Montejícar is located on the banks of the Río Guadahortuna in the foothills of the Sierra de Lucena, the natural boundary of the province of Granada and Jaen. It is an interesting town with its 16th century Iglesia Parroquial de San Andrés, and the ruins of its medieval castle.
Montejícar is surrounded by a sea of olive groves. Much of the population lives from agriculture, especially from olives and olive oil production.
The name Montejícar comes from the Arabic word Shicar which later turned into Hisn Monte Saquer, a mix of the Latin Mons Sacer (holy mountain) and the Arab word for the Castle of Monte Sagrado.
A fascinating Roman archaeological site has been discovered in the municipality where remains of Iberian, Roman, Caliphate, Almohad and Nazari pottery have been excavated.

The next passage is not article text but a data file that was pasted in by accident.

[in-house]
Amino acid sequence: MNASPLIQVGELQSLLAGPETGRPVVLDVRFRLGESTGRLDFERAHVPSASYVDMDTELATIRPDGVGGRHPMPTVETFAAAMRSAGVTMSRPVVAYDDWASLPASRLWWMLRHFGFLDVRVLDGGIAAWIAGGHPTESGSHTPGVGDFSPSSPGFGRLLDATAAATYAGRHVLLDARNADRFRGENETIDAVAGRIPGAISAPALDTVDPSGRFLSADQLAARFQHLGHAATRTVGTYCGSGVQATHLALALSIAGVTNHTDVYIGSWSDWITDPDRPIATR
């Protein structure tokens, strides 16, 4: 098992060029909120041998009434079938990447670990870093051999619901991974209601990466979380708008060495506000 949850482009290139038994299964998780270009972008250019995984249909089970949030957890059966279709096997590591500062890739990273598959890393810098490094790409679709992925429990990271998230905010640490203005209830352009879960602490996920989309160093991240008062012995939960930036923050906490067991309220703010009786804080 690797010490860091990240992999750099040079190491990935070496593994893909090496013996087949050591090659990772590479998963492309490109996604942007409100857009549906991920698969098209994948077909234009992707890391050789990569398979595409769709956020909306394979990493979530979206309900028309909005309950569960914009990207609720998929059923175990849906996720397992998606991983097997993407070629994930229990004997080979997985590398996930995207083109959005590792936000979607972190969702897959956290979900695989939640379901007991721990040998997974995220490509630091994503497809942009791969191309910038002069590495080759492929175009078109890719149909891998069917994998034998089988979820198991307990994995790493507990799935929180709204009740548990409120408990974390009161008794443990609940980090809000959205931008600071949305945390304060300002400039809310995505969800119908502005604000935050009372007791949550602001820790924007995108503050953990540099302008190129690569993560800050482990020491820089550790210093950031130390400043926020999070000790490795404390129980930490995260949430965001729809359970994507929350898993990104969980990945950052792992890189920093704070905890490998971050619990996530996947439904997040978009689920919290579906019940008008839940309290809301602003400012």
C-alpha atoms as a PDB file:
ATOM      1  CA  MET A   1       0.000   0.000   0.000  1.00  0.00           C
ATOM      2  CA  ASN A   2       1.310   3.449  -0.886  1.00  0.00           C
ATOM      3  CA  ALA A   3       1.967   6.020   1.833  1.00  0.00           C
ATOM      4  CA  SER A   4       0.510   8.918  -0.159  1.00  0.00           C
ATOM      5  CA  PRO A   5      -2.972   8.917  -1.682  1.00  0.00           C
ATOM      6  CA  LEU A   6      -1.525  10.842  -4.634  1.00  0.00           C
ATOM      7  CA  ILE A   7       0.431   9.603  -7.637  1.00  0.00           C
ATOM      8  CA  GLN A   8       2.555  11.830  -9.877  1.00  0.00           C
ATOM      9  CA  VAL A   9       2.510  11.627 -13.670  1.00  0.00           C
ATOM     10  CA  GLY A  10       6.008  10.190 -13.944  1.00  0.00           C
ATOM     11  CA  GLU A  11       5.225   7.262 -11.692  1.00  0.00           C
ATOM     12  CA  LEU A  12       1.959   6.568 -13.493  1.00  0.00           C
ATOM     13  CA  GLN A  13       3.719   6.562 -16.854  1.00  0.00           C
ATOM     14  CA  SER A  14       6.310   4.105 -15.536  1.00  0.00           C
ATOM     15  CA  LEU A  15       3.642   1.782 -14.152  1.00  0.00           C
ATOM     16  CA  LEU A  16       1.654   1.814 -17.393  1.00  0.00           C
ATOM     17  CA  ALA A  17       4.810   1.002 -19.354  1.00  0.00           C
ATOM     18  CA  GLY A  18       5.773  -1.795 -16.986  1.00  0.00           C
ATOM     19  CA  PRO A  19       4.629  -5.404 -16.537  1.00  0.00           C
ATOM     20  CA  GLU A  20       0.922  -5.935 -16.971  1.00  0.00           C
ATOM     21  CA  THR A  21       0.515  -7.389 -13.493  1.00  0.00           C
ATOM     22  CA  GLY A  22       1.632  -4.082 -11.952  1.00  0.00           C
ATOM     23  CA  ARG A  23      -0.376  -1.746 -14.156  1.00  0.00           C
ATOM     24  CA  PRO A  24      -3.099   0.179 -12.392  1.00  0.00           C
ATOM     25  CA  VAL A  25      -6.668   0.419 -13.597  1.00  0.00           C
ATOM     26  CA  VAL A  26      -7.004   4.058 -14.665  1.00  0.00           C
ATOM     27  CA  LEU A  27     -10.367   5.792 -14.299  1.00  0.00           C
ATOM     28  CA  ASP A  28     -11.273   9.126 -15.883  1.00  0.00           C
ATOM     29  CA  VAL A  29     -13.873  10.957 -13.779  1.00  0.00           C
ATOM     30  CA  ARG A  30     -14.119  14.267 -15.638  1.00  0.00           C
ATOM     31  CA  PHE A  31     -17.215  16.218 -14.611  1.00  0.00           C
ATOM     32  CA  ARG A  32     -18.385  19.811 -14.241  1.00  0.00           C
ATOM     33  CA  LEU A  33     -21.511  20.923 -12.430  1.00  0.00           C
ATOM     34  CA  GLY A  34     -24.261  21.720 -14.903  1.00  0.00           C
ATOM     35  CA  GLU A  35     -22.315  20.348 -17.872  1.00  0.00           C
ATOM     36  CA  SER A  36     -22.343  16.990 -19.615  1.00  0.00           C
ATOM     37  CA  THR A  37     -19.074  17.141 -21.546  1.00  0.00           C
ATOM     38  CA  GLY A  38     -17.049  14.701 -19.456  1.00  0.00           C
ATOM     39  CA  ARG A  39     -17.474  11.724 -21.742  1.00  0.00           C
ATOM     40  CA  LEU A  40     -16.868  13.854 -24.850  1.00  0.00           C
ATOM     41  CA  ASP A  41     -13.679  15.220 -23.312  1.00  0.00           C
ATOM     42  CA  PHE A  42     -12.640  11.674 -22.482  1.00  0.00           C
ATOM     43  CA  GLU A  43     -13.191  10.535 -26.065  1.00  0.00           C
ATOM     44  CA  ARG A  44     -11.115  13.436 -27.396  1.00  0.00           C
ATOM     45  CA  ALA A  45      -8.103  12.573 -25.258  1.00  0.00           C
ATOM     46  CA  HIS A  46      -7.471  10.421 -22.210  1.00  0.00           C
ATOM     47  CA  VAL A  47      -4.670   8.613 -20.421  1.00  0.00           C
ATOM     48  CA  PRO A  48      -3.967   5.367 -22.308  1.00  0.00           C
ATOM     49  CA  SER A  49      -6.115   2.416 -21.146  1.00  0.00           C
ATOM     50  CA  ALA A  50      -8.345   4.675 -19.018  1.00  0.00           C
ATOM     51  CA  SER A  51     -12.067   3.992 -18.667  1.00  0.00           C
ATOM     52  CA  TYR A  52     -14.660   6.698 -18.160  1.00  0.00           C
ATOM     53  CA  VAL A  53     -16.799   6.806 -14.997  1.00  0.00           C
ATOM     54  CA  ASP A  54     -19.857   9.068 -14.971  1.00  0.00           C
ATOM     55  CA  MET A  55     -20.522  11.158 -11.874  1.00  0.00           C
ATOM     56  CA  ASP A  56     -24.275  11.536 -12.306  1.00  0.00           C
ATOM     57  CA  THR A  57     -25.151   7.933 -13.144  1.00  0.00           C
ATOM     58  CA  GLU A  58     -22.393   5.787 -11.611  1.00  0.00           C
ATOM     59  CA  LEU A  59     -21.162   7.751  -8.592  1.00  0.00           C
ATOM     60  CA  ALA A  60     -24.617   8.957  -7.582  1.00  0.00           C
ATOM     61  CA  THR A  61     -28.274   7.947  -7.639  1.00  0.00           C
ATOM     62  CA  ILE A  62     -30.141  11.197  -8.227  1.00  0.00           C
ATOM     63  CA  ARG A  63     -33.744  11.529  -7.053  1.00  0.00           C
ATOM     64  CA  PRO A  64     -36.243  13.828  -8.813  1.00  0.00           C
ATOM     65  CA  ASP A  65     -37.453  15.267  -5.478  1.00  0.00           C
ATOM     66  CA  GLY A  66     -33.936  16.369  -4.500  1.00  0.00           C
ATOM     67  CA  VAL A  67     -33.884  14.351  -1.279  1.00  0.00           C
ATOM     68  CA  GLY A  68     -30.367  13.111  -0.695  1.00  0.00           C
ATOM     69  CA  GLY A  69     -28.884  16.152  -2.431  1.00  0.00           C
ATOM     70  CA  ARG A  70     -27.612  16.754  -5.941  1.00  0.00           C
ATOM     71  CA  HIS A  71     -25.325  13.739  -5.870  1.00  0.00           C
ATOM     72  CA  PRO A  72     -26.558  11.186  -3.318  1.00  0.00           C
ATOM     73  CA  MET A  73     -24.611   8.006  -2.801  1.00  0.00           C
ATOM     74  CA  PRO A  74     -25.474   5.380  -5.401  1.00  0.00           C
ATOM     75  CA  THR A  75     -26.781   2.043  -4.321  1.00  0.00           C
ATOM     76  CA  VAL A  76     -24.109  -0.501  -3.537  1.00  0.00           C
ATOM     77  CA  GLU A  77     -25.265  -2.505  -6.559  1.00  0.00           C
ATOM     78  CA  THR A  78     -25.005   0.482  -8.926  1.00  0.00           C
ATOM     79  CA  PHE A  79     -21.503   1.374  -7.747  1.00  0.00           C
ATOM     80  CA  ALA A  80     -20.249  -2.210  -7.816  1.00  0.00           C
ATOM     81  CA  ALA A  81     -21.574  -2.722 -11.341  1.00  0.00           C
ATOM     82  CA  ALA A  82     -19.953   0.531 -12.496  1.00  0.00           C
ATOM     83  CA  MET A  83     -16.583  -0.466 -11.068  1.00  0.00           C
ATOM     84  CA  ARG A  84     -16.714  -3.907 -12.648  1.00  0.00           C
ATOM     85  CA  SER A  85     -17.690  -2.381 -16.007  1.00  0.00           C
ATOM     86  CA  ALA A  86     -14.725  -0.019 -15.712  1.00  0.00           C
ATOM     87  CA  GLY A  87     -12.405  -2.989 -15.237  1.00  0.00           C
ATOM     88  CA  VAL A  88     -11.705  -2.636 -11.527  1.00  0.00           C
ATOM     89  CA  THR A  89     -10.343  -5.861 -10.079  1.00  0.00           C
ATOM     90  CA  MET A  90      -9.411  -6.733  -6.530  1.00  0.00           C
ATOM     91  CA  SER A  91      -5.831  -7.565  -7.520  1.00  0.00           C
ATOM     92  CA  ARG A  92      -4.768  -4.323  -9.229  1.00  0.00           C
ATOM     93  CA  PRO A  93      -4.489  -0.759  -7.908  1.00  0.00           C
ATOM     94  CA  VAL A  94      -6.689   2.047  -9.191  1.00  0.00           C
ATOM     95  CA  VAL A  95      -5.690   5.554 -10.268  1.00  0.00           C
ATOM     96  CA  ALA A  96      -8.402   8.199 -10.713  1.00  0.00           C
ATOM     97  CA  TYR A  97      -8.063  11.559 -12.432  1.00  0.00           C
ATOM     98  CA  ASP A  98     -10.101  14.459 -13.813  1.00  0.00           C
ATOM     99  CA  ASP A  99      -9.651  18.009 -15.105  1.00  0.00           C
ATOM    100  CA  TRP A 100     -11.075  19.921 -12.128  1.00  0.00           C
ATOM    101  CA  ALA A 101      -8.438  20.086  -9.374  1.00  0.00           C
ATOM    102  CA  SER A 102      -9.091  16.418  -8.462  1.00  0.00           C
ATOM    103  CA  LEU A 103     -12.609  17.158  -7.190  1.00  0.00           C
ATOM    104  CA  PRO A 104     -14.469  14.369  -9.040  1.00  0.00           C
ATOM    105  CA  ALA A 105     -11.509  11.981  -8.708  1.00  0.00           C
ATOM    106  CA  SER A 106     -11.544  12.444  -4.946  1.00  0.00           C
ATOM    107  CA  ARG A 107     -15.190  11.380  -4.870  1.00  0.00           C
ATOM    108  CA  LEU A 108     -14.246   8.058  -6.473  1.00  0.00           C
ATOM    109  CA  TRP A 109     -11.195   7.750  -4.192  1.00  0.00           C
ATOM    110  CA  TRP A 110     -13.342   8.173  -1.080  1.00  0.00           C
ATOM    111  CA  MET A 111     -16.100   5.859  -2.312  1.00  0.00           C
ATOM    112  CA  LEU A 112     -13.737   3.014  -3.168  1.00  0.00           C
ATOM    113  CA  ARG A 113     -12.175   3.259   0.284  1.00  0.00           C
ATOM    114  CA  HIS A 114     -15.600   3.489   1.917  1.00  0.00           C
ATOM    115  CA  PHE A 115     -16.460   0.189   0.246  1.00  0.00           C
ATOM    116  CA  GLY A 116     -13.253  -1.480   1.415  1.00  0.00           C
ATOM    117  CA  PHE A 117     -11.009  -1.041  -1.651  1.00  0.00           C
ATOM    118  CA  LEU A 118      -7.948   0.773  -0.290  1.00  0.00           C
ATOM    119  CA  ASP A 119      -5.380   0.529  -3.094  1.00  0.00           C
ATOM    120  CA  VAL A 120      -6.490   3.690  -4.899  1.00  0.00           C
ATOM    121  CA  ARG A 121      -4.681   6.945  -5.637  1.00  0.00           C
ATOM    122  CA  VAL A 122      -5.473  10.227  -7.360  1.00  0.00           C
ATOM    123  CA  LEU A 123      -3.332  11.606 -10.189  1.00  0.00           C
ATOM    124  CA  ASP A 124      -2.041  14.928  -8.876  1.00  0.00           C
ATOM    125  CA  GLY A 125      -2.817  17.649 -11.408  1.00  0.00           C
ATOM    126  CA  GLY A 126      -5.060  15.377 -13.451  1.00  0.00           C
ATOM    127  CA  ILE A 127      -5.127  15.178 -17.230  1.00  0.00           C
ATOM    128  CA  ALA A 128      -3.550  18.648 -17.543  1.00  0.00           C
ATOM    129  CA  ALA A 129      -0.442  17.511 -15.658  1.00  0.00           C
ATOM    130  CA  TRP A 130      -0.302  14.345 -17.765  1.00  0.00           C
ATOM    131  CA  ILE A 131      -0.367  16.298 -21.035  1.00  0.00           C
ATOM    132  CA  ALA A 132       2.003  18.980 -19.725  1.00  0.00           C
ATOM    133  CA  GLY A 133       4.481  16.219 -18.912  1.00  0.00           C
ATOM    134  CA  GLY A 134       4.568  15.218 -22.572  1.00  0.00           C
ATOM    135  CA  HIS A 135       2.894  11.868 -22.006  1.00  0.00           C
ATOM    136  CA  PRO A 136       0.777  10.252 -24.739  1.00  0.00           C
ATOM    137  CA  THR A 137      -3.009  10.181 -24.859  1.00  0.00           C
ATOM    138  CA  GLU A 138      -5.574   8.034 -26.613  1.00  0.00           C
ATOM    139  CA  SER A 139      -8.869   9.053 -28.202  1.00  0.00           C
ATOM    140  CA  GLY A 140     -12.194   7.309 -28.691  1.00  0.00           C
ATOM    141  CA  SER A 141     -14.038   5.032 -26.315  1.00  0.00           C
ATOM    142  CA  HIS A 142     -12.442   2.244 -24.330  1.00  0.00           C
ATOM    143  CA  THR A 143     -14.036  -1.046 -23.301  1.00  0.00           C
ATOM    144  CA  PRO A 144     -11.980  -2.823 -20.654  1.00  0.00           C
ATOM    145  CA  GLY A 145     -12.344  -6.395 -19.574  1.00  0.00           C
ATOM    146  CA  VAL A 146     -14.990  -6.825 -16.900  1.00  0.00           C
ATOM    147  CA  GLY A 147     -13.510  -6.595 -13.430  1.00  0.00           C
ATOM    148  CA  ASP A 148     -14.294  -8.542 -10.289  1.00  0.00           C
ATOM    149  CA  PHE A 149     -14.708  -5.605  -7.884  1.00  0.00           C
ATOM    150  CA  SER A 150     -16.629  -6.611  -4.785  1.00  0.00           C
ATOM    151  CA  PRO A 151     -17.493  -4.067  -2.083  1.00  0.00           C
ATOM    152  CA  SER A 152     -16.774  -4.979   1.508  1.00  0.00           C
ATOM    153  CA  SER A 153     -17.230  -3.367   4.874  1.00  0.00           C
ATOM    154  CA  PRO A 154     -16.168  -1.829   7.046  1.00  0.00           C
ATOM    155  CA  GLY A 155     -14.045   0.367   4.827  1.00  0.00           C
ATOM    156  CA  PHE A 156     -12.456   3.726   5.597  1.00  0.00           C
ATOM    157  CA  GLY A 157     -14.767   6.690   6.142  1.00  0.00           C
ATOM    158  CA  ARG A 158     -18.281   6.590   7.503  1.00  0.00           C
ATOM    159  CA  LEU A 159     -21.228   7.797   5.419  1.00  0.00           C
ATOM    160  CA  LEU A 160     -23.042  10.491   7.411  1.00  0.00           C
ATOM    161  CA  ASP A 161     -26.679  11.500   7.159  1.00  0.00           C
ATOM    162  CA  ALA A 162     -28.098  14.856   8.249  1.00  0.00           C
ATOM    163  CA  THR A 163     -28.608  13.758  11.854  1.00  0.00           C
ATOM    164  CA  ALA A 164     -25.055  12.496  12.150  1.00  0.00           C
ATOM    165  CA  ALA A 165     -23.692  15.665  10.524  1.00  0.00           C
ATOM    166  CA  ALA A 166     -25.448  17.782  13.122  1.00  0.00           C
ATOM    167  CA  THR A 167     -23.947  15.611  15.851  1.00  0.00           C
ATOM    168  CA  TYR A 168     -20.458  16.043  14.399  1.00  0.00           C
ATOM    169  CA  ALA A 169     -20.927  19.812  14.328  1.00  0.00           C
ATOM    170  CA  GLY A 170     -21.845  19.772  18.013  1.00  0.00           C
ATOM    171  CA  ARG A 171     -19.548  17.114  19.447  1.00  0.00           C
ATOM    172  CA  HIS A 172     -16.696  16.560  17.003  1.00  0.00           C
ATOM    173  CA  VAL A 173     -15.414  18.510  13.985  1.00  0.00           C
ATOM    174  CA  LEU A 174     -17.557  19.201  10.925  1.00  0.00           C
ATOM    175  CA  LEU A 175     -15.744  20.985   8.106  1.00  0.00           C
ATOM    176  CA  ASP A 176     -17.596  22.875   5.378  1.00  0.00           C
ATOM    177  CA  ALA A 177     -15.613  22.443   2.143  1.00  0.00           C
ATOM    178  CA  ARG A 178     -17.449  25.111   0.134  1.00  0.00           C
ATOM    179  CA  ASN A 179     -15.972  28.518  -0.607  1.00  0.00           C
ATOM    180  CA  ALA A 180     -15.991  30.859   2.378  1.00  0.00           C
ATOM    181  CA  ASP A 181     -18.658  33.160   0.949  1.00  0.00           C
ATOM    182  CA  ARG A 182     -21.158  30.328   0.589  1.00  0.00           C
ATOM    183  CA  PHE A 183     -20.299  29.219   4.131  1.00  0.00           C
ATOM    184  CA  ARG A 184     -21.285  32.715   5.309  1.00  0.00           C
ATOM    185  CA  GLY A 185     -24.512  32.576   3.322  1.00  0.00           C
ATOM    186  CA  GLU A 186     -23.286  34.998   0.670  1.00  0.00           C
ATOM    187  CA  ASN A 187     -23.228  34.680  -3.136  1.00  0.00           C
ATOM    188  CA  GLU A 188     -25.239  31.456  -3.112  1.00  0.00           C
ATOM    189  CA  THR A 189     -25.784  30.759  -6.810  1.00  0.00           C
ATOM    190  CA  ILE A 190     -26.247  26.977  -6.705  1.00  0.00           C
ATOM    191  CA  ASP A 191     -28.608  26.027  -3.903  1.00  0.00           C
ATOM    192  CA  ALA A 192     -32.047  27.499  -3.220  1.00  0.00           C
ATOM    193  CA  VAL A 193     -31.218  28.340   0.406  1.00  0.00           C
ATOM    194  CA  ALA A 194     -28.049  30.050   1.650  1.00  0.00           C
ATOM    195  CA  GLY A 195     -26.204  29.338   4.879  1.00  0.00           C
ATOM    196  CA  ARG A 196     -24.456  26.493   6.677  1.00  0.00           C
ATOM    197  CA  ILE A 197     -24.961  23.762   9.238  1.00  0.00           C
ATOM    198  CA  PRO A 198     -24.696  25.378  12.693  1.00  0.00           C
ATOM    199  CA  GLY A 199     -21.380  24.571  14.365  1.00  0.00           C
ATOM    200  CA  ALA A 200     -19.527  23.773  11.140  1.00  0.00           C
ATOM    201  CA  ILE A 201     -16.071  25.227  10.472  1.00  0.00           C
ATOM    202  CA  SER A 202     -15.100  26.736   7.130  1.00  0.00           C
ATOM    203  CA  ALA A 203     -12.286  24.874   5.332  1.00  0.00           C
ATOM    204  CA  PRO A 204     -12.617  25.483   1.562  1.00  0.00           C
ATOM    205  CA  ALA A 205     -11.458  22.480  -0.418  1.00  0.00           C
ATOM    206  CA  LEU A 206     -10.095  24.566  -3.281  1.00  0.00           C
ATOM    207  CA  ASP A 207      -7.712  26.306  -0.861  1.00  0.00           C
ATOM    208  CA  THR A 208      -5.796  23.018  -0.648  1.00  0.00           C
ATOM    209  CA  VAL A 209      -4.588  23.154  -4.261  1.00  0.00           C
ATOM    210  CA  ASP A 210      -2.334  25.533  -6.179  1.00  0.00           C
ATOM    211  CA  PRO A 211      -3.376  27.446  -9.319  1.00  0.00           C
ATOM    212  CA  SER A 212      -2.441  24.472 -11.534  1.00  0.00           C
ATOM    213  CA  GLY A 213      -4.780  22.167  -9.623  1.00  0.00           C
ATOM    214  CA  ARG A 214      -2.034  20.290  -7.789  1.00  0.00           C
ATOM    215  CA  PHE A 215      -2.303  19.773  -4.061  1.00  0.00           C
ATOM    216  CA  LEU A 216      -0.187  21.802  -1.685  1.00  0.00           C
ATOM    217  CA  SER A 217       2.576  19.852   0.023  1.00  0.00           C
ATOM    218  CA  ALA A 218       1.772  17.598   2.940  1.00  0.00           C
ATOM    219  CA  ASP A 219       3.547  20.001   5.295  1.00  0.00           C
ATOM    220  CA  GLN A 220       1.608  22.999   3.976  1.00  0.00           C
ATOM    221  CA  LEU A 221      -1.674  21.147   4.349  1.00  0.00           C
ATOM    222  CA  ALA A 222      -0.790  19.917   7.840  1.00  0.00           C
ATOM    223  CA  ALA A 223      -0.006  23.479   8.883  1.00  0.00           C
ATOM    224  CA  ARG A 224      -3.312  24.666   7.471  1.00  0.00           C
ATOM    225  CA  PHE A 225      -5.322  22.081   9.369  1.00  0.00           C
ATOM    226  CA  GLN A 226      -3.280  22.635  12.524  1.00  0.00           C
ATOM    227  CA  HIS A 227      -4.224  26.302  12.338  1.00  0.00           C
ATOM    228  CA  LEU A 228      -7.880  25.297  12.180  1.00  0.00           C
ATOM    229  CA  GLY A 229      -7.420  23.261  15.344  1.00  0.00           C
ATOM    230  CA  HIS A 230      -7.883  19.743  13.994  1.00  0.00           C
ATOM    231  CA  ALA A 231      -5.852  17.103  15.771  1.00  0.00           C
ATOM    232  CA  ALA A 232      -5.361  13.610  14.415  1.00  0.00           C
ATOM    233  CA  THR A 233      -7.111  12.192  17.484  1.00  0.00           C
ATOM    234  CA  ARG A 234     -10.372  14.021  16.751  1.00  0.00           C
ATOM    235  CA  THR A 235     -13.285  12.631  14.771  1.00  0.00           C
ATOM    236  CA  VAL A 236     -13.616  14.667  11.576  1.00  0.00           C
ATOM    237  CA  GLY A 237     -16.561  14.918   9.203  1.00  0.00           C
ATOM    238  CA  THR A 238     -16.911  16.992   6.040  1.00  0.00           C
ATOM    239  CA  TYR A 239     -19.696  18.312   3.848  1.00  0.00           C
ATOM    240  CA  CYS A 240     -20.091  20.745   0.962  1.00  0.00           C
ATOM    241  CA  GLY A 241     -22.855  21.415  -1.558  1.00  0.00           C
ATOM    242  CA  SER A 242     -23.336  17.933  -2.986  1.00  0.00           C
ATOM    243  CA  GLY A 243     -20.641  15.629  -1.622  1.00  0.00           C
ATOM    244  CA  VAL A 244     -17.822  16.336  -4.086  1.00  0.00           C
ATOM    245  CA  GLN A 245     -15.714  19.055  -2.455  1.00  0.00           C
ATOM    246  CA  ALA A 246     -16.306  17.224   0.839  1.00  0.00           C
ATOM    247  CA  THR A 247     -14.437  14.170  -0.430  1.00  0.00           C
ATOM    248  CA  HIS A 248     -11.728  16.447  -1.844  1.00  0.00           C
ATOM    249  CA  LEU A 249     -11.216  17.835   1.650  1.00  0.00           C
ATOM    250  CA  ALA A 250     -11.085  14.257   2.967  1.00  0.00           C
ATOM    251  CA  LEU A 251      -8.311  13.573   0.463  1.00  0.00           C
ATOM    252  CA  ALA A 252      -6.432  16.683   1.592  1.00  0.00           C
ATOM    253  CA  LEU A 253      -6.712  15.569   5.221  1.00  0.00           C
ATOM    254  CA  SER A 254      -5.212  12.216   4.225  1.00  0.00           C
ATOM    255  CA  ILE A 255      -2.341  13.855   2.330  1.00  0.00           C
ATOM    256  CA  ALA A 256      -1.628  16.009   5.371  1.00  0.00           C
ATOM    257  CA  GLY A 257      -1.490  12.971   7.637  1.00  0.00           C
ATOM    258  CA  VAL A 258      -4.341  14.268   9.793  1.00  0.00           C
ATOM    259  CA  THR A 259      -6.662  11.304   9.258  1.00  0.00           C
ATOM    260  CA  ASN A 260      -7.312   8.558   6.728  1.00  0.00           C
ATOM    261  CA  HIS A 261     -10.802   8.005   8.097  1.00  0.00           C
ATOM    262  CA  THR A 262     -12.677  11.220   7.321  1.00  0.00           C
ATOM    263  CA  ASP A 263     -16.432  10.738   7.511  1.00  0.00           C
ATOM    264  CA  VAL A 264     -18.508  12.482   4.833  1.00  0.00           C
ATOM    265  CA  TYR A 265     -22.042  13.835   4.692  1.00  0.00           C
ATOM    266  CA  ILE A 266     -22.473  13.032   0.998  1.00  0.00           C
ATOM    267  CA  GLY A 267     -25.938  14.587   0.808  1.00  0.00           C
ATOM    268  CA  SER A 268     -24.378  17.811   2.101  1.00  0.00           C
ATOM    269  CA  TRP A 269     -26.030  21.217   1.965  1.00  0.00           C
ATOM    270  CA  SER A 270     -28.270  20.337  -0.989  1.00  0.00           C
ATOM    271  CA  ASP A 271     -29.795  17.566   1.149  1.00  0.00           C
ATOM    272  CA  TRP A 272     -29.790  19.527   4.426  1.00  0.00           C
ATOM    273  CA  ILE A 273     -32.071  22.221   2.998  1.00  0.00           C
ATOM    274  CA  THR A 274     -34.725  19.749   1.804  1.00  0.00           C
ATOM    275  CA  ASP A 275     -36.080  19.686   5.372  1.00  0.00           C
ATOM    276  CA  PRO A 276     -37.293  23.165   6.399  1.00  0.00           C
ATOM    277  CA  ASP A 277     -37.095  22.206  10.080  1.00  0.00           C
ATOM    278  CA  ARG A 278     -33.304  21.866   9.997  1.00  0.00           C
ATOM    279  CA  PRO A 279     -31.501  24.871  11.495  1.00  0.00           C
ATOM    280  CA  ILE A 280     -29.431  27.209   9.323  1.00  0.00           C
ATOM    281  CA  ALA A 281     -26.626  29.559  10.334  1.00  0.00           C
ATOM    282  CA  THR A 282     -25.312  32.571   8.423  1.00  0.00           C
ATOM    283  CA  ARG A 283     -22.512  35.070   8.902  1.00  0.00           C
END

During the Muslim period it played a key role in defending the entire territory of the Kingdom of Granada and became an important military settlement. A 9th-century castle once stood here, of which few traces remain today including a quadrangular tower and part of a wall and a gate.
The Catholic Monarchs conquered the town in 1486. Twelve years later it became one of the seven towns forced to supply Granada with food, together with Montefrío Íllora, Moclín, Colomera, Iznalloz and Guadahortuna. After the expulsion of the Moors it was almost entirely depopulated. Repopulation began during the reign of Carlos I and consequently it enjoyed a significant economic boom.
Thanks to the continental climate of the area Migas, Gachas Pucheros are popular, as is game. If your visit coincides with a local festival, you can also try delicacies such as Choto and Guiso de tarbinas. Delicious cakes are also made for some local celebrations.
During these celebrations there are performances of a sacramental play. It is the Moors and Christians, a play divided in three parts that makes reference to the Christian conquest of this region.